A couple of weeks ago in the Off-The-Shelf Hacker column, we looked at re-purposing my v1.0 Steampunk badge to a portable ultrasonic range finder. One of the best parts of being an Off-The-Shelf Hacker is taking old stuff and making it do new things. Some call it hardware modding or if you are a gear head, hot rodding. In any event, using bits and pieces from one prototype and engineering them into another project, can be useful and fun.
That story focused on the mechanics of using an HC-SR04 sensor with an Arduino Pro-Mini.
This week we’ll explore a few application projects of the ultrasonic sensor, from around the Web. It’s good to get out and see how other hackers build their prototypes once in a while.
Garage Door Sensor
Although, this story is a couple of years old it’s a great way to check if your garage door is up. The idea is to mount the ultrasonic rangefinder above the garage door so that when the door is up, the sensor will detect a relatively short distance. When the door moves down to the closed position, the sensor is ranging the garage floor, which is much further away. It’s a simple and easy way to detect a door or panel’s position.
Water Level Sensor
Perhaps finding the liquid level in a tank is your thing. That’s easy enough, just point an ultrasonic sensor at the liquid and measure the distance.
A few things to keep in mind.
Any condensation or liquid that gets on the sensor will probably affect its accuracy. This would suggest that this type of sensor might be suitable for an “open-air” environment, as opposed to measuring in an enclosed space. Obviously, dampness is an issue when your ultrasonic sensor is on the front of an all-terrain robot, too.
Another challenge is errant reflections of the ultrasonic beam, giving inaccurate readings. In the article, the author talks about getting possible beam reflections, from the sides of the tank. This situation might suggest situating the sensor in the middle of the tank, instead of around the edge. Again, an “open-air” environment might be applicable here.
Long Range Sensor
How would you like to double the distance of the basic distance sensing device? Take a look at this long-range ultrasonic sensor mod with a directional reflector. I was able to measure up to about 140 inches, reliably, with my unaided HC-SR04 range finding module. The author of this Instructable said he could get about 9 meters from his rig. That’s around 29.5 feet!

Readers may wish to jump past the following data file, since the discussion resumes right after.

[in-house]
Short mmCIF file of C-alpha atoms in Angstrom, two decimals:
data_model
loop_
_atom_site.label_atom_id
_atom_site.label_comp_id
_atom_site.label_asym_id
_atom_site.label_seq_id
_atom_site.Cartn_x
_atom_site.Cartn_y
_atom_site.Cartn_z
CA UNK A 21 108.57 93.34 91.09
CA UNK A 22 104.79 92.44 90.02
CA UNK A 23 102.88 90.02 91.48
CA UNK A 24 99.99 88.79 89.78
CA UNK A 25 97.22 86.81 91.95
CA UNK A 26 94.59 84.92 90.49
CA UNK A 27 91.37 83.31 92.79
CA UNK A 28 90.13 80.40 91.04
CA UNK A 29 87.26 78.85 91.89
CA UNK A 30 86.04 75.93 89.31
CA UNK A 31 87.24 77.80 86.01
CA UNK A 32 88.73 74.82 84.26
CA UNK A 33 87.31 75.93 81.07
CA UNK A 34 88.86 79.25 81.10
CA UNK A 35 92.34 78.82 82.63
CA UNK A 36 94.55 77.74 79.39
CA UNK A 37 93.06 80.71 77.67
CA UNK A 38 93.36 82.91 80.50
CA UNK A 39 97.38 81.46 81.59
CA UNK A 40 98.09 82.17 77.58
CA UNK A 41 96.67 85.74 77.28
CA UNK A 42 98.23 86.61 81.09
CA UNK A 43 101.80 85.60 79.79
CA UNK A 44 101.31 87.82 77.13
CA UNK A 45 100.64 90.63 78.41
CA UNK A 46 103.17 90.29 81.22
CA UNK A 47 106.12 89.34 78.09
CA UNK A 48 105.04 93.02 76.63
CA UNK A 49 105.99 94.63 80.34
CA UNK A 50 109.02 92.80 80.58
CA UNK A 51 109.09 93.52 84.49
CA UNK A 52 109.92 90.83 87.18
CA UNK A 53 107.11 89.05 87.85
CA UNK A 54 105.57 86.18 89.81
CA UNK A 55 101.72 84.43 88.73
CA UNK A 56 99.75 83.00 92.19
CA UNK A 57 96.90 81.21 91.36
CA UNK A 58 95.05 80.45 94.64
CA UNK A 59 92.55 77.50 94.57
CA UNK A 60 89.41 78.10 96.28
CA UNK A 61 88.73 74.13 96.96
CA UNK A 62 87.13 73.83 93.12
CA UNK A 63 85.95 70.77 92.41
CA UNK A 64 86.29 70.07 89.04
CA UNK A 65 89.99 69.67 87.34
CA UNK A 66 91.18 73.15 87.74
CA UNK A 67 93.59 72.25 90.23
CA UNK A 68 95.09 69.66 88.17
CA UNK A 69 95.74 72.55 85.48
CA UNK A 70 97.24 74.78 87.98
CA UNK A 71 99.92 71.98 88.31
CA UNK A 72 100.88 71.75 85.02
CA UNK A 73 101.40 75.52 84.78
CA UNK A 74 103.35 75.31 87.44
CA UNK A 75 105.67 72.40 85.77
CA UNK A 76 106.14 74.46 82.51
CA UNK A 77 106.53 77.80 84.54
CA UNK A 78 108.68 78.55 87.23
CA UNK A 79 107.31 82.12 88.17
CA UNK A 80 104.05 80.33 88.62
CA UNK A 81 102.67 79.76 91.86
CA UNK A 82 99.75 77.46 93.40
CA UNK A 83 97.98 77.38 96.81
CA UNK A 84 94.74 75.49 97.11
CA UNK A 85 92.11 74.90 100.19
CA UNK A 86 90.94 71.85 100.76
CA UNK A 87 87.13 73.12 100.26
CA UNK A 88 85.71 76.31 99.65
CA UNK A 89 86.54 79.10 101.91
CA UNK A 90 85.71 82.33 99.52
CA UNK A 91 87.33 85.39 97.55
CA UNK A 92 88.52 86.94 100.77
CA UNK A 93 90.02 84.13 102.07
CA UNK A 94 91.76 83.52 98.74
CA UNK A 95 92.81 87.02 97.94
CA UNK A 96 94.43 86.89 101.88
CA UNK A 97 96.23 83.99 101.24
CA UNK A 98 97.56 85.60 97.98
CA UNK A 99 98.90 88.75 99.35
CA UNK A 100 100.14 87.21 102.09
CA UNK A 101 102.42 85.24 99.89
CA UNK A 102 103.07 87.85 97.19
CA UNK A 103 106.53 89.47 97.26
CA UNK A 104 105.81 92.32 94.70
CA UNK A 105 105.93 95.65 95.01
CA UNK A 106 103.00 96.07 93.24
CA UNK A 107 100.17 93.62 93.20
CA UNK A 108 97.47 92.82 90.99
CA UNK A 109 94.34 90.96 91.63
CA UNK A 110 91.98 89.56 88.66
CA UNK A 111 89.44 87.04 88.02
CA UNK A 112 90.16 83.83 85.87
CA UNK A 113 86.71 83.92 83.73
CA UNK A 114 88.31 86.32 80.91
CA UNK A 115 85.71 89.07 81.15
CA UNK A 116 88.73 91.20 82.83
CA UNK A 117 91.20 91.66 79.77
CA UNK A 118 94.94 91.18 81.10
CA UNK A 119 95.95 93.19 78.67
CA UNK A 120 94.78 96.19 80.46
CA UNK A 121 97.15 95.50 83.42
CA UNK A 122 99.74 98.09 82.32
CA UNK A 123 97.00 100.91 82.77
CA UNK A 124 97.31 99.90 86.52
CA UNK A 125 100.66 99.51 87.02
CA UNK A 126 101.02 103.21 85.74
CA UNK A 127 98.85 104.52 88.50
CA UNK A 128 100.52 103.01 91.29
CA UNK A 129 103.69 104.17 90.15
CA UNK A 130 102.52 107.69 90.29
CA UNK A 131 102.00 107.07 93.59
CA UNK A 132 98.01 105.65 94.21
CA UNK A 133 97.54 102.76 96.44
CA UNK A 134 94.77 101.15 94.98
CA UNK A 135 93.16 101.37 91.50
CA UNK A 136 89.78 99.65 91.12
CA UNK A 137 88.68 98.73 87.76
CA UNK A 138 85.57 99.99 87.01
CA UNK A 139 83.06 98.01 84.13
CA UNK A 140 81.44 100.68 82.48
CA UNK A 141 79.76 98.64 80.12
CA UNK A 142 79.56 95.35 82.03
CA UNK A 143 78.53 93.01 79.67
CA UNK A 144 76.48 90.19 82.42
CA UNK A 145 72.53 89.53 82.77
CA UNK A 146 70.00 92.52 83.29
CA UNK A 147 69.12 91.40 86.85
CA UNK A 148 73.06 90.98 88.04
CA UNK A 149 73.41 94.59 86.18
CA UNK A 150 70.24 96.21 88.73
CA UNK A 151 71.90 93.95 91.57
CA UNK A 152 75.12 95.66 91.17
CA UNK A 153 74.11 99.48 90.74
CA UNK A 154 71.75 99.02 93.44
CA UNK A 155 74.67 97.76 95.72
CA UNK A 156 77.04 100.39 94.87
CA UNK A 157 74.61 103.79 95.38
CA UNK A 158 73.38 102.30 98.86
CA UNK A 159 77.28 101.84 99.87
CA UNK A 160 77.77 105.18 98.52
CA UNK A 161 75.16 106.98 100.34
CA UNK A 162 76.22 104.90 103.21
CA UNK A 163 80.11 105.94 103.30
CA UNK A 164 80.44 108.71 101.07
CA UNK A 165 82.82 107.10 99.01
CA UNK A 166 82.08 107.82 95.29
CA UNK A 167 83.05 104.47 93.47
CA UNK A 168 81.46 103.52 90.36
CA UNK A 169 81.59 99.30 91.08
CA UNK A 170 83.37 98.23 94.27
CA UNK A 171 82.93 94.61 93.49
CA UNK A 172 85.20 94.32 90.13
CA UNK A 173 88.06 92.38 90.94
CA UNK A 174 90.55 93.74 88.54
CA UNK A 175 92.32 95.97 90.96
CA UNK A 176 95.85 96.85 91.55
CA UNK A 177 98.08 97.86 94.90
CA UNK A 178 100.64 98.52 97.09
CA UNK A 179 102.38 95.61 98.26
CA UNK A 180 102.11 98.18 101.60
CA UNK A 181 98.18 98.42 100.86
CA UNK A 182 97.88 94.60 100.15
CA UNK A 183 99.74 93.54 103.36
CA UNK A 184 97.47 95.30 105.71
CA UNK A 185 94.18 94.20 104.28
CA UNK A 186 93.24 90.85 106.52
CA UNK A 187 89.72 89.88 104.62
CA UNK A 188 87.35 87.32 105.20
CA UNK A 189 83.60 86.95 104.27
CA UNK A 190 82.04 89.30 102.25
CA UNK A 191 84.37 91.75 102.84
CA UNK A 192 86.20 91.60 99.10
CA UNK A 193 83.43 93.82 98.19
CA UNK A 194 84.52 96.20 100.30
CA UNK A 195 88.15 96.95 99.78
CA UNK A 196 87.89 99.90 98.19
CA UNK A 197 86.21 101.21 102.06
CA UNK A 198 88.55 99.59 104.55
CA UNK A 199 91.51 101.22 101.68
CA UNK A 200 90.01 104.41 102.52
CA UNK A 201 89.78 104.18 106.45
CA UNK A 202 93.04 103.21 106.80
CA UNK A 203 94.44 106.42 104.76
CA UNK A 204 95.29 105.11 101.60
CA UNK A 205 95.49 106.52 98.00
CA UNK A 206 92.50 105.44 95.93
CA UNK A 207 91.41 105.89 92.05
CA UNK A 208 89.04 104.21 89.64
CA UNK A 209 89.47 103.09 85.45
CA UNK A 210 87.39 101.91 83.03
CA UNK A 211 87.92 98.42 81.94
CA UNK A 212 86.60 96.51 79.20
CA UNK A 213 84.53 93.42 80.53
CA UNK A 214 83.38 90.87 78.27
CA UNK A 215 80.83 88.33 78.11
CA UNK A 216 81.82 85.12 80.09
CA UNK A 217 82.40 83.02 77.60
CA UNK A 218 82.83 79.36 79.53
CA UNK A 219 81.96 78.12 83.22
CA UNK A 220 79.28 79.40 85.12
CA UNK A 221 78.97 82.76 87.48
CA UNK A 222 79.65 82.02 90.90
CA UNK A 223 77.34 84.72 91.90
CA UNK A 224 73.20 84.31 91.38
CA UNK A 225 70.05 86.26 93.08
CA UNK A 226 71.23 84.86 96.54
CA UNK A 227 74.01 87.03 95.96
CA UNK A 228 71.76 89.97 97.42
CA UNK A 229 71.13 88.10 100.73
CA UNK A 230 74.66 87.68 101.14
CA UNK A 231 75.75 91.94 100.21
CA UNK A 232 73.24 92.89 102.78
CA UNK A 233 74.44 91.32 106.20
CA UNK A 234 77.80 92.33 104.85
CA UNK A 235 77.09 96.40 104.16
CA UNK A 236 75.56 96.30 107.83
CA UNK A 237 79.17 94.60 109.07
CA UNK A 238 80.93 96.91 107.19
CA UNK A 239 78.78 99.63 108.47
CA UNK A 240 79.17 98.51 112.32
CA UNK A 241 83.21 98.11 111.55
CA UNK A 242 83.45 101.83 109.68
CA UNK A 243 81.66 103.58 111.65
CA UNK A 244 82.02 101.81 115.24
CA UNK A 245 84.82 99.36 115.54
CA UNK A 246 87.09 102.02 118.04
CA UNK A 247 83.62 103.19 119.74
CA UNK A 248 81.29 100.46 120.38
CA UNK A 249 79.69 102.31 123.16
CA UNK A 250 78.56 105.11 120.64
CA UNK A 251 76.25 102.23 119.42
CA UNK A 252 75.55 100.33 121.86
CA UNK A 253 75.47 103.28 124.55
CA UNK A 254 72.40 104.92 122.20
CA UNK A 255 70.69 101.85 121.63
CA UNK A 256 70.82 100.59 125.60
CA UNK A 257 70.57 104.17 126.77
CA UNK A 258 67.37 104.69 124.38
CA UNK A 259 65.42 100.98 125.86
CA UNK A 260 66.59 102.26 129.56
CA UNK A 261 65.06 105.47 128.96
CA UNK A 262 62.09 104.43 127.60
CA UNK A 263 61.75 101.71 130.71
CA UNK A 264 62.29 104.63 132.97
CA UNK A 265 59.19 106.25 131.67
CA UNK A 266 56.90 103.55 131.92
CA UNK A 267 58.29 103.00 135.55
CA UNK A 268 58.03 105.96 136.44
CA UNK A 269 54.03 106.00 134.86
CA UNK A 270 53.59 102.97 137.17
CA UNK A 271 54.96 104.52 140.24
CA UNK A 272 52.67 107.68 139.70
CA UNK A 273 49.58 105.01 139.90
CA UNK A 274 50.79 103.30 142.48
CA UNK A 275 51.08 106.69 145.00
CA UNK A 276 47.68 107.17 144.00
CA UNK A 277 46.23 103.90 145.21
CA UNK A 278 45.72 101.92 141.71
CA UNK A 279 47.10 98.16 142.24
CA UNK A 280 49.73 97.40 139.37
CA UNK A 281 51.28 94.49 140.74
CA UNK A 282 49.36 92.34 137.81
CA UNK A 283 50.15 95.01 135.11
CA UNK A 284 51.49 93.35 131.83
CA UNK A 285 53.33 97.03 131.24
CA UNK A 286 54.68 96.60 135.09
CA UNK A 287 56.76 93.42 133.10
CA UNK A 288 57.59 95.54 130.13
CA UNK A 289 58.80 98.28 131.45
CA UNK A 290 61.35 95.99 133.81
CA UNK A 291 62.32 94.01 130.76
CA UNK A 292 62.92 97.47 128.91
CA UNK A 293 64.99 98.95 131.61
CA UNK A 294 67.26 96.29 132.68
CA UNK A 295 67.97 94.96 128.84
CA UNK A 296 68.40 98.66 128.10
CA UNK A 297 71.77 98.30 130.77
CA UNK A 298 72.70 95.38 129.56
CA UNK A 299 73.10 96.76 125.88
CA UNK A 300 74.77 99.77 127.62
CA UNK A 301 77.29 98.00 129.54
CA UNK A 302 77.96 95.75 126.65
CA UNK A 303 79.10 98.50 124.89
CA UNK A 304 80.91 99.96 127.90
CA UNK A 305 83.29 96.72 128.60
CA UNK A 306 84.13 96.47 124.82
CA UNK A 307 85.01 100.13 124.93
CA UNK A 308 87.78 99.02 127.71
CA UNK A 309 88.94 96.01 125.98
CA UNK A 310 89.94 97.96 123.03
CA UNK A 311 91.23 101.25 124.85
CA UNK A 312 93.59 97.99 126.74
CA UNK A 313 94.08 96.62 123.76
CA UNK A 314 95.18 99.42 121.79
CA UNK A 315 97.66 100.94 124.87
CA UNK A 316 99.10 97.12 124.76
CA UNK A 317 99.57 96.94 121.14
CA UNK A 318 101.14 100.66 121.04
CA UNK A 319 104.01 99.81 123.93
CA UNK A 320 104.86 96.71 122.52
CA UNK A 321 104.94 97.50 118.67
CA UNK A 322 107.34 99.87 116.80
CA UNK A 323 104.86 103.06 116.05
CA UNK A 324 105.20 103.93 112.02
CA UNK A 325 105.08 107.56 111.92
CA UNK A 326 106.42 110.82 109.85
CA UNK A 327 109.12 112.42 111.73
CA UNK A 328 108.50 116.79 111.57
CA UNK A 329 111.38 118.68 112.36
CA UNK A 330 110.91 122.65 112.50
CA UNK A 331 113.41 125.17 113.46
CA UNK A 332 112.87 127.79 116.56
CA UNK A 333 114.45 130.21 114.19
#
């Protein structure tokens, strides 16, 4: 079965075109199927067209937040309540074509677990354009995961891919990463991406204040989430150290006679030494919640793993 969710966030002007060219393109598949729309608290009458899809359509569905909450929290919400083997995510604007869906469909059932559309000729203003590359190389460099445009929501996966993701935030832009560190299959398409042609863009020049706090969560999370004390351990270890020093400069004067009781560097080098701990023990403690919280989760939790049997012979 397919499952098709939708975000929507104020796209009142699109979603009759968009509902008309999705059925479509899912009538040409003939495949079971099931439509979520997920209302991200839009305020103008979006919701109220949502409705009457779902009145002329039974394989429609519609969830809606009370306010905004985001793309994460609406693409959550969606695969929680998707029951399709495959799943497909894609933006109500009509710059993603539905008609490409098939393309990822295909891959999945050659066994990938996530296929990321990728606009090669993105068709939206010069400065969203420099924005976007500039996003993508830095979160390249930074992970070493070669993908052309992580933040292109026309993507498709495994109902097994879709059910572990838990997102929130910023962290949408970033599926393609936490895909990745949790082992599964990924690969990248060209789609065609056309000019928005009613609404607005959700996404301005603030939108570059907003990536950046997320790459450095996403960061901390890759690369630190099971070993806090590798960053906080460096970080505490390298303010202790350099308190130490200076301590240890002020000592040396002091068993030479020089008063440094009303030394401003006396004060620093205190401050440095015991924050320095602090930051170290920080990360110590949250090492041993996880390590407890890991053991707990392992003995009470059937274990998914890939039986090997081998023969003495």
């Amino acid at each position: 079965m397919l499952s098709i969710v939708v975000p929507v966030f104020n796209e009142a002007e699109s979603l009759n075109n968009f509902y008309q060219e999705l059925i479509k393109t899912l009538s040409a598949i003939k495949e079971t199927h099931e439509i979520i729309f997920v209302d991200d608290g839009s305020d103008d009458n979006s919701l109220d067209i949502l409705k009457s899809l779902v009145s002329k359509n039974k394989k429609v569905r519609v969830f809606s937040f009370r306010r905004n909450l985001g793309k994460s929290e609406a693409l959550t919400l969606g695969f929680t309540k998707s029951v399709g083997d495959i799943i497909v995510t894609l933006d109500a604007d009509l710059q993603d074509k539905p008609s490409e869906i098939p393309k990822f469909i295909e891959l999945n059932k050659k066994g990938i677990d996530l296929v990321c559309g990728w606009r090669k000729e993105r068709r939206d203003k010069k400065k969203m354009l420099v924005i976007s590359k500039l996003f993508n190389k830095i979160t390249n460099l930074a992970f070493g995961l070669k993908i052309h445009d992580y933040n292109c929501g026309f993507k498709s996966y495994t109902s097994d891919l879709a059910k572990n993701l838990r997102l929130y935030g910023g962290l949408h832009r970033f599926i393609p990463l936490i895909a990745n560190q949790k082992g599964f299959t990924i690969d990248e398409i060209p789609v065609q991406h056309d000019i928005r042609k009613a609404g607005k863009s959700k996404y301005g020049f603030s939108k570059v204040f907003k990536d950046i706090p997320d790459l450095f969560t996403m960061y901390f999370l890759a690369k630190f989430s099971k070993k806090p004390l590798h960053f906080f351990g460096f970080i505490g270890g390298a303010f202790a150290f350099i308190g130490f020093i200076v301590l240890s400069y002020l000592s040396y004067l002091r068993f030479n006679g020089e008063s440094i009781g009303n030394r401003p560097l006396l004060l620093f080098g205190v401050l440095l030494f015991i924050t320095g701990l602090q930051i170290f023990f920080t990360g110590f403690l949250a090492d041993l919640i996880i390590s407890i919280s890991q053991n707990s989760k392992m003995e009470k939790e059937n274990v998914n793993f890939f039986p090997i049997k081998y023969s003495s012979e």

One notable challenge the author faced was accounting for the first echo of the sound wave, giving him the distance from the sensor to the reflector surface. He was able to hack around this problem by adding a “blanking” circuit to the design. He just ignored the return pulse for a short period of time (corresponding to the return time from the reflector) and waited for the one coming back from the distant object. We like to see suitable technical solutions to interesting problems, right?
I was thinking that maybe a better reflector could increase the distance even further. Surely, a frying pan doesn’t offer the optimum parabolic shape. This project is certainly a great starting point for further refinement.
Could we possibly incorporate an ultrasonic range finder into a wearable?
I’ve thought about putting an ultrasonic sensor on one of my Steampunk conference badges and have it change the color of the LED “ozone tube”, depending on how close a person gets in front of me. One of the main reasons for the badge is to attract attention when I walk around a show floor. That might add a new dimension. Couldn’t resist that pun.
The current version of the badge is running a Raspberry Pi 2, which has 3.3-volt GPIO pins. The standard HC-SR04 is a 5.0-volt device. There would definitely have to be some voltage dividers, so I don’t damage the Pi.
Here’s a ModMyPi article, spelling out how to hook a Pi up to the ultrasonic device. The story also discusses a Python script to read the distance.
Ultrasonic range finding modules are cheap and pretty easy to use. Why not order a couple and build an interesting gadget of your own. Be sure to share your project with other Off-The-Shelf Hackers.
Feature image via Pixabay, available under the CC0 license.
The New Stack is a wholly owned subsidiary of Insight Partners, an investor in the following companies mentioned in this article: Shelf, Torq.